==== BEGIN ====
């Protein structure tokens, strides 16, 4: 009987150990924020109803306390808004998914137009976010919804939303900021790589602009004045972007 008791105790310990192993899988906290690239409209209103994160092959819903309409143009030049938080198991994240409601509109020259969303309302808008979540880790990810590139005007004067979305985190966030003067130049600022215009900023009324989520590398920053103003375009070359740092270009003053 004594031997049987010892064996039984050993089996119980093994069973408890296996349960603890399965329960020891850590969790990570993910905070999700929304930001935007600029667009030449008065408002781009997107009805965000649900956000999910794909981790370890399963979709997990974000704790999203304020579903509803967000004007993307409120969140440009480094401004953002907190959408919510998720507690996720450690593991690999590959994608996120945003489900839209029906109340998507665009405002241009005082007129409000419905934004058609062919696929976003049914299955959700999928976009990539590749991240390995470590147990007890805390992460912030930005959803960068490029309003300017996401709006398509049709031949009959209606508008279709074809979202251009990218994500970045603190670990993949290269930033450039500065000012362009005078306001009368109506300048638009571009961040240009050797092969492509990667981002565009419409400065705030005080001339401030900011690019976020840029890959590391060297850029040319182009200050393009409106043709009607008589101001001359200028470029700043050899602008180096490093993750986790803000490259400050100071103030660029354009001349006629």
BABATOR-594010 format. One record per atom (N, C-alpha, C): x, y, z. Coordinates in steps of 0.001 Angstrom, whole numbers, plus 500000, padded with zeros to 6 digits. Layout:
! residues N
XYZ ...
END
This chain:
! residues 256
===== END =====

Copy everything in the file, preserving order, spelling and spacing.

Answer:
């Protein structure tokens, strides 16, 4: 009987150990924020109803306390808004998914137009976010919804939303900021790589602009004045972007 008791105790310990192993899988906290690239409209209103994160092959819903309409143009030049938080198991994240409601509109020259969303309302808008979540880790990810590139005007004067979305985190966030003067130049600022215009900023009324989520590398920053103003375009070359740092270009003053 004594031997049987010892064996039984050993089996119980093994069973408890296996349960603890399965329960020891850590969790990570993910905070999700929304930001935007600029667009030449008065408002781009997107009805965000649900956000999910794909981790370890399963979709997990974000704790999203304020579903509803967000004007993307409120969140440009480094401004953002907190959408919510998720507690996720450690593991690999590959994608996120945003489900839209029906109340998507665009405002241009005082007129409000419905934004058609062919696929976003049914299955959700999928976009990539590749991240390995470590147990007890805390992460912030930005959803960068490029309003300017996401709006398509049709031949009959209606508008279709074809979202251009990218994500970045603190670990993949290269930033450039500065000012362009005078306001009368109506300048638009571009961040240009050797092969492509990667981002565009419409400065705030005080001339401030900011690019976020840029890959590391060297850029040319182009200050393009409106043709009607008589101001001359200028470029700043050899602008180096490093993750986790803000490259400050100071103030660029354009001349006629």
BABATOR-594010 format. One record per atom (N, C-alpha, C): x, y, z. Coordinates in steps of 0.001 Angstrom, whole numbers, plus 500000, padded with zeros to 6 digits. Layout:
! residues N
XYZ ...
END
This chain:
! residues 256